Chime right in! (no registration req'd)-----
"Cleaning chromate conversion coating"
We use yellow chromate conversion coating, MIL-C-5541 extensively on our aluminum components. The components are assembled to printed circuit assemblies which are cleaned in an aqueous solution at 160 degrees F with a saponifier that has a pH of nearly 11. Would you expect the coating to be stripped from the parts during this process? We have been having trouble with this problem? Wondering if this could be attributed to the coating thickness? Are there ways to measure the coating thickness without damaging the components? Is there a similar coating that may withstand our cleaning process?Dave Girling
- Manchester, Iowa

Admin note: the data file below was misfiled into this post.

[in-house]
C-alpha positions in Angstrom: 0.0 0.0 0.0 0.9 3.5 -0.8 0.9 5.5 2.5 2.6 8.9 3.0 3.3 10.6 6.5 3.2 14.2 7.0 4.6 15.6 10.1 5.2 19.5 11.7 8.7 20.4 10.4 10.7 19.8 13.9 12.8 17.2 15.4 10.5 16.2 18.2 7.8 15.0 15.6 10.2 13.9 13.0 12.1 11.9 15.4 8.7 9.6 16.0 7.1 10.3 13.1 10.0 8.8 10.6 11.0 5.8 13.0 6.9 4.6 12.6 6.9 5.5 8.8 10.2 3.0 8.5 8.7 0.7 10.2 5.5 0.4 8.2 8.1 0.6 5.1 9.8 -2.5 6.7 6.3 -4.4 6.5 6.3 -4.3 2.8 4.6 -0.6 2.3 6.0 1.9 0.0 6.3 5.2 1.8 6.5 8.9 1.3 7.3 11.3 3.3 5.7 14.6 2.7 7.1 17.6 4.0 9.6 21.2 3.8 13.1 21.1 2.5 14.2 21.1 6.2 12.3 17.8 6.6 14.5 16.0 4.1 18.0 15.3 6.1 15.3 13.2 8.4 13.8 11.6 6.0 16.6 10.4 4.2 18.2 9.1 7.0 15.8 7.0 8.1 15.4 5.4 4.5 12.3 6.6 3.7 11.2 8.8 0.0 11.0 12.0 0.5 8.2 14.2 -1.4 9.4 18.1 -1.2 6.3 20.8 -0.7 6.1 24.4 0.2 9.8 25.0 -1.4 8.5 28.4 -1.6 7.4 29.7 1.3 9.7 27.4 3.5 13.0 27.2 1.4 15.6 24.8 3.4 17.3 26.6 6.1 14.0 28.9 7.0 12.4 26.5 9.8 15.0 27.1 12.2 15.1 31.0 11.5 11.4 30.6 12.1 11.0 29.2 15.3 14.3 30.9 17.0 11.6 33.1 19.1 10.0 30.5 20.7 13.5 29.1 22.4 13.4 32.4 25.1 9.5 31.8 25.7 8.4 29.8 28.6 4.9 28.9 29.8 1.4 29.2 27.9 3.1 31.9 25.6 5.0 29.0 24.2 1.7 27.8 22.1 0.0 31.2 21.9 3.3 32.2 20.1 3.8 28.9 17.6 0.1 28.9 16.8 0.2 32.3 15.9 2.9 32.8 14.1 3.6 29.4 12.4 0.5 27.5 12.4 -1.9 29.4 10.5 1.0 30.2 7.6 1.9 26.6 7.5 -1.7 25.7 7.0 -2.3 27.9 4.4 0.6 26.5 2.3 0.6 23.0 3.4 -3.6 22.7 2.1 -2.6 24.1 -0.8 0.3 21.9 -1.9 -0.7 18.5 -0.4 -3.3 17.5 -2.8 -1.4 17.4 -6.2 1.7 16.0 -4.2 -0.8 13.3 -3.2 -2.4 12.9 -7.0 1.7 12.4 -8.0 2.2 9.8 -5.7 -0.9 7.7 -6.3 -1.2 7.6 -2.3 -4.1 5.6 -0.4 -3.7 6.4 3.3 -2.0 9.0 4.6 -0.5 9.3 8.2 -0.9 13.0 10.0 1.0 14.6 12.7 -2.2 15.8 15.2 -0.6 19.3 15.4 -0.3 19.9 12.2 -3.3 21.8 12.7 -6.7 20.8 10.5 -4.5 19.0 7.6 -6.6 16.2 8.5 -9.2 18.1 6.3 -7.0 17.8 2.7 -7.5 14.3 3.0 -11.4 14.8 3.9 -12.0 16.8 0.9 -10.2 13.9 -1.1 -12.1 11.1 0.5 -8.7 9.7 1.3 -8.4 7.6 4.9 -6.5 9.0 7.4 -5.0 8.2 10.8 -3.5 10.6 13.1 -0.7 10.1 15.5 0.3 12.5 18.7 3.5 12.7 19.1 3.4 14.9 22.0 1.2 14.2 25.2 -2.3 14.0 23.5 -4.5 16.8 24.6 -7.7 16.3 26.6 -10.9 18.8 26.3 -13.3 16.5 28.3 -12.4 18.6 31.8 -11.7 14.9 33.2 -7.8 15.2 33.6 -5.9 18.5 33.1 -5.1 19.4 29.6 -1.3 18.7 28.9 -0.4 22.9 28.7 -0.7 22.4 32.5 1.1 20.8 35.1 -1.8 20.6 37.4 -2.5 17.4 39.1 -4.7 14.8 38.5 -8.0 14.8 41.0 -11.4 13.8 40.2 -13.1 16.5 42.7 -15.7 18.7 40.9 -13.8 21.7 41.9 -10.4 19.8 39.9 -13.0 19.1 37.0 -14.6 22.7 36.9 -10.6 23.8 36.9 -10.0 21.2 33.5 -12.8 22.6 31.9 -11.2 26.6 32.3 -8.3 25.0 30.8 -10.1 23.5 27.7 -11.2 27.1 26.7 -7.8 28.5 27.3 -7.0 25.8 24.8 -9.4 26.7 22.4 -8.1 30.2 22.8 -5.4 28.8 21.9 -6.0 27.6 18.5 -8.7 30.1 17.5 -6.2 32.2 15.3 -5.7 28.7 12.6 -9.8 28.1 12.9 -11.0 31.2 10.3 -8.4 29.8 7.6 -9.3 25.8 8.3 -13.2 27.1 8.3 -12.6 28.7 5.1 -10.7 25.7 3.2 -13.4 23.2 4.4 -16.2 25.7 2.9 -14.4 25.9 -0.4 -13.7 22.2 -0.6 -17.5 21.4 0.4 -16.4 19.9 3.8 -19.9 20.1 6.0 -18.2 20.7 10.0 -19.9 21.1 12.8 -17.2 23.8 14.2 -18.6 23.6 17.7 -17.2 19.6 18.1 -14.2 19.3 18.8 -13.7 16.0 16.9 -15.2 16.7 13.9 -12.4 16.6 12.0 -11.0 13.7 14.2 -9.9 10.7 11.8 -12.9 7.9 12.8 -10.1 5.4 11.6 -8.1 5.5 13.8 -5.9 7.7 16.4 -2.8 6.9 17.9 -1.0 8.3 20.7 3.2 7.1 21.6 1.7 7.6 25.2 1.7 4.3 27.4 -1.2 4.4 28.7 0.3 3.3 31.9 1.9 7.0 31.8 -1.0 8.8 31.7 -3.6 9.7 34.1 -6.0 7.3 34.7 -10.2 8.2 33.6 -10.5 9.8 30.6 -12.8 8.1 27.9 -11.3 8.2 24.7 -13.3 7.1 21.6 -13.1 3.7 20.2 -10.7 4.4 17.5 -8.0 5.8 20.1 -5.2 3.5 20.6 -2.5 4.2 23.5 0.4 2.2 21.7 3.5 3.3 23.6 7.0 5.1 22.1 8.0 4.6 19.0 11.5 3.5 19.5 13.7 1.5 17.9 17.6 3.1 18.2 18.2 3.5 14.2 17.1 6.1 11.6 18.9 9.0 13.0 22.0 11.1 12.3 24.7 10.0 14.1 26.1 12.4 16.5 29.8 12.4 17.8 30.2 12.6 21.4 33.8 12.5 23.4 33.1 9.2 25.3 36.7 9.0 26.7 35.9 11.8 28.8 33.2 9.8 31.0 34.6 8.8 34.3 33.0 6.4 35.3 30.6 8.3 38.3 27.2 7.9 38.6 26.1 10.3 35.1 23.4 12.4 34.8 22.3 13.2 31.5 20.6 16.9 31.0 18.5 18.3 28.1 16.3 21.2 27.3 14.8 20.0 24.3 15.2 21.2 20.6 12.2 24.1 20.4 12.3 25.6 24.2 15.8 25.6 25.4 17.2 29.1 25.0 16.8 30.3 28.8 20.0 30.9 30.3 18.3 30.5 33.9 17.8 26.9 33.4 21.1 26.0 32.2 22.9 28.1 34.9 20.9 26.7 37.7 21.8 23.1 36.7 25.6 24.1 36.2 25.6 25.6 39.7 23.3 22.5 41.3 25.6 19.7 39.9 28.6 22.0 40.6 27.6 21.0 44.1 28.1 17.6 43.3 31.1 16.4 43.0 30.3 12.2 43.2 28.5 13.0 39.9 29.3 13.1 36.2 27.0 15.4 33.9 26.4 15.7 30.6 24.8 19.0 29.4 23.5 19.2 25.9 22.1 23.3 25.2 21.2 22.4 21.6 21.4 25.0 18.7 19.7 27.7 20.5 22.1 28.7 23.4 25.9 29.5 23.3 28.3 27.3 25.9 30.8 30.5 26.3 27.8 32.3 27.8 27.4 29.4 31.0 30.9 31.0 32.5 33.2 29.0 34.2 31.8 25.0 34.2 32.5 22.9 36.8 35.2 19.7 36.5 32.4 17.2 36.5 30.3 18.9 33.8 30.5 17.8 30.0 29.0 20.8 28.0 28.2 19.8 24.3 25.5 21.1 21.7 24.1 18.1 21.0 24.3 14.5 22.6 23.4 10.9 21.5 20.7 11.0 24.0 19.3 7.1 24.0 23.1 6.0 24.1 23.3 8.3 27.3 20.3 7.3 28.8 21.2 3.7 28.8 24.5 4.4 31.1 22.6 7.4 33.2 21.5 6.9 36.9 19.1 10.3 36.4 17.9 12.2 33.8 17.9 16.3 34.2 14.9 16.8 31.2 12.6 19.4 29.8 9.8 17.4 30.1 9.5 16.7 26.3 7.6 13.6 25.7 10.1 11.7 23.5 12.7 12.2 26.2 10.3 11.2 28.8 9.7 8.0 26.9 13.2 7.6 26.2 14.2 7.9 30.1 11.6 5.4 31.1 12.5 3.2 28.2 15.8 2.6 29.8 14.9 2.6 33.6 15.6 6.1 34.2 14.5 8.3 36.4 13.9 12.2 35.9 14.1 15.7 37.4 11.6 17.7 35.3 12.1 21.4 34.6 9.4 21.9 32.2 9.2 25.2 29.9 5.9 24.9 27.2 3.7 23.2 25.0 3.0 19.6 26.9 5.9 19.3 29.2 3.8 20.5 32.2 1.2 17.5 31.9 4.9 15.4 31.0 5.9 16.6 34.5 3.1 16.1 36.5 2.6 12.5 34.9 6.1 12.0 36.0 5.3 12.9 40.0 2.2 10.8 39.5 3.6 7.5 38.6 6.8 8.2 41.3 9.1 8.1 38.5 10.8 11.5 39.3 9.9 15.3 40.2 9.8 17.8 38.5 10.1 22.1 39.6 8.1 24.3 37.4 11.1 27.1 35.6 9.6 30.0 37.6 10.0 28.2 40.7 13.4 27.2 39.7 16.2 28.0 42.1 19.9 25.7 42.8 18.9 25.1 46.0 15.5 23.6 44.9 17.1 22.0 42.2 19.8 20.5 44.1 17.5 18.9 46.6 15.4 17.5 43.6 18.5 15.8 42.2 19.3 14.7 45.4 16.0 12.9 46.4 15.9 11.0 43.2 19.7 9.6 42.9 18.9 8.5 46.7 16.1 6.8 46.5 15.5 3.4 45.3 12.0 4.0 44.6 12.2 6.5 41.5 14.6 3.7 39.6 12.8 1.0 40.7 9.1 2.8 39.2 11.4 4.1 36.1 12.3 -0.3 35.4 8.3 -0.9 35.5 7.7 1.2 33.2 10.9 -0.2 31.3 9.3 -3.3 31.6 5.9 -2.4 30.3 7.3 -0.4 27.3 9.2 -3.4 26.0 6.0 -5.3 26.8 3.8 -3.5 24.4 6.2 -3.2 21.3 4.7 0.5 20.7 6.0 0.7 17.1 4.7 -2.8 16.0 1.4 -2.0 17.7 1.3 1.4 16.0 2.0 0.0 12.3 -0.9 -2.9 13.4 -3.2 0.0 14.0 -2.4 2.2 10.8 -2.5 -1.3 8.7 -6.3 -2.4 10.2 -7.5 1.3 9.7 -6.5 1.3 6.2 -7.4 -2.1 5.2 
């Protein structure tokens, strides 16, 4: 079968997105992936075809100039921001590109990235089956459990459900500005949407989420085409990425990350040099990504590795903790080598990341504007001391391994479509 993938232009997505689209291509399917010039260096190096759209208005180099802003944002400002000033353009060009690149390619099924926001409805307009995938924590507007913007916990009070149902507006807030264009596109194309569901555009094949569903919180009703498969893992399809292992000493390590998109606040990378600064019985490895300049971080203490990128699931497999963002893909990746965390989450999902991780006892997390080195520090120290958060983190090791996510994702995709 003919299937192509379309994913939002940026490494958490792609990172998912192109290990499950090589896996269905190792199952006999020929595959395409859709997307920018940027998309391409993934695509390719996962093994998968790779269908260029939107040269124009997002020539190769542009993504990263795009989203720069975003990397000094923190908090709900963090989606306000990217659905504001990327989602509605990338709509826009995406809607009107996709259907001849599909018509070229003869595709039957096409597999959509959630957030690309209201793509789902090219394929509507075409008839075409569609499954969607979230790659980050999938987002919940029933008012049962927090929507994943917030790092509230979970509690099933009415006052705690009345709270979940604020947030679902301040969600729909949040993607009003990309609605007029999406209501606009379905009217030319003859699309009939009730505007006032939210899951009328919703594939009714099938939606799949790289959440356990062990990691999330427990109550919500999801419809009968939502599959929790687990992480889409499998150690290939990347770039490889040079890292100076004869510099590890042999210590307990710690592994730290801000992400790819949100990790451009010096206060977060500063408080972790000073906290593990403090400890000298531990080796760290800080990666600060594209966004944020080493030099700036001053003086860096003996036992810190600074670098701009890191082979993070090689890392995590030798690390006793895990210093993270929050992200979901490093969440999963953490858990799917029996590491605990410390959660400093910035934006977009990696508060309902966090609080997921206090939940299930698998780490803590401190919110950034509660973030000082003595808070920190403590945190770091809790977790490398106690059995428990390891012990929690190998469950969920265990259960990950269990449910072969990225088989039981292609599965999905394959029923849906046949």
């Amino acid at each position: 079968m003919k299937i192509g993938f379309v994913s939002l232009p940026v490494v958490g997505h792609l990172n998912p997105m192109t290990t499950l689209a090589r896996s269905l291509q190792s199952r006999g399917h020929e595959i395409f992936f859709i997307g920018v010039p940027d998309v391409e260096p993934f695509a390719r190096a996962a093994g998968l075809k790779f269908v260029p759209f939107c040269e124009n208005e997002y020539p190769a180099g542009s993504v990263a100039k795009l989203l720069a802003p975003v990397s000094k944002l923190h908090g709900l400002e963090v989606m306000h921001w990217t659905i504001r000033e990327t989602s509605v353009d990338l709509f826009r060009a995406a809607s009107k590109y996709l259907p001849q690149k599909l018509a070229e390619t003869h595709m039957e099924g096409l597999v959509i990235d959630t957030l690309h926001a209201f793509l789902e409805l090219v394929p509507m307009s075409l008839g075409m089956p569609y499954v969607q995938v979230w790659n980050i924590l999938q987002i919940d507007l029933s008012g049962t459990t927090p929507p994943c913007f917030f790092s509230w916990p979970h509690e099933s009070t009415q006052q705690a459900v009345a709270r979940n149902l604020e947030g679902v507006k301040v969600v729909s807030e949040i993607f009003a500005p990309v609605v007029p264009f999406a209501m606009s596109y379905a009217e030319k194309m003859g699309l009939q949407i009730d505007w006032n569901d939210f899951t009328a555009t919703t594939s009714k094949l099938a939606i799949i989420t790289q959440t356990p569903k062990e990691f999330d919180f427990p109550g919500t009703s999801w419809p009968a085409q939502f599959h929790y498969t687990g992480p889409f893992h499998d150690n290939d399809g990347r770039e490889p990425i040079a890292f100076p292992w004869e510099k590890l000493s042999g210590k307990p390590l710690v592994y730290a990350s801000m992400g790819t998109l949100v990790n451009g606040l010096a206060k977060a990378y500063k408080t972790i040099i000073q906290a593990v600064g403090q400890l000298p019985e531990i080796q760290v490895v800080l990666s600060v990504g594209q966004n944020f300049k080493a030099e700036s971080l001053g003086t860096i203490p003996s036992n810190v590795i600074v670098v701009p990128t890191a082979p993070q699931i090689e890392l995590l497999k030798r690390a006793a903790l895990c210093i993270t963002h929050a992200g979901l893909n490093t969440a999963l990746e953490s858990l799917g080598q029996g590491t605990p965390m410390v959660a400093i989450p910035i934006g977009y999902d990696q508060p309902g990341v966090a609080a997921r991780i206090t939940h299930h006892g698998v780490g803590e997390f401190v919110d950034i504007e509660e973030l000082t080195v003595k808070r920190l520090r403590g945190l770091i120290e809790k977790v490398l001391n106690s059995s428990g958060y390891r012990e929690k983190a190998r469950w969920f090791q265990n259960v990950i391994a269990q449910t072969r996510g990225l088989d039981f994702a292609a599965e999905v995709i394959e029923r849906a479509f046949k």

Such a high pH would lead me to believe that something in your cleaning solution is attacking the finish. Considering that chromate conversion coatings have no real "thickness" to them. I would venture to check the MSDS of your cleaner solution and see if it has a sodium hydroxide base in it. Or something similar.
As far as alternative finishes go there isn't any that I'm familiar with.
I think a couple of the guys around here do the Boeing based boric-sulfuric process as an alternative to chromates and chromic acid anodizing but I have not a thread of knowledge on this process. It might work, it might not, I can't tell you for sure.Matthew Stiltner
- Toledo, Ohio
Aluminum should be cleaned in a neutral ph material at no more than 140 (maybe less) There is no question in my mind that the solution and temp is effecting the chromate.
Drew Nosti, CEF
Ladson, South Carolina
I have a presentation about chromate conversion coating. I hope to send to me some information about this report as soon as possible.
- Dhahran, Saudi Arabia
We have had luck with this alternate bath plating process replacing cadmium w/ chromate finish.
- Lombard, Illinois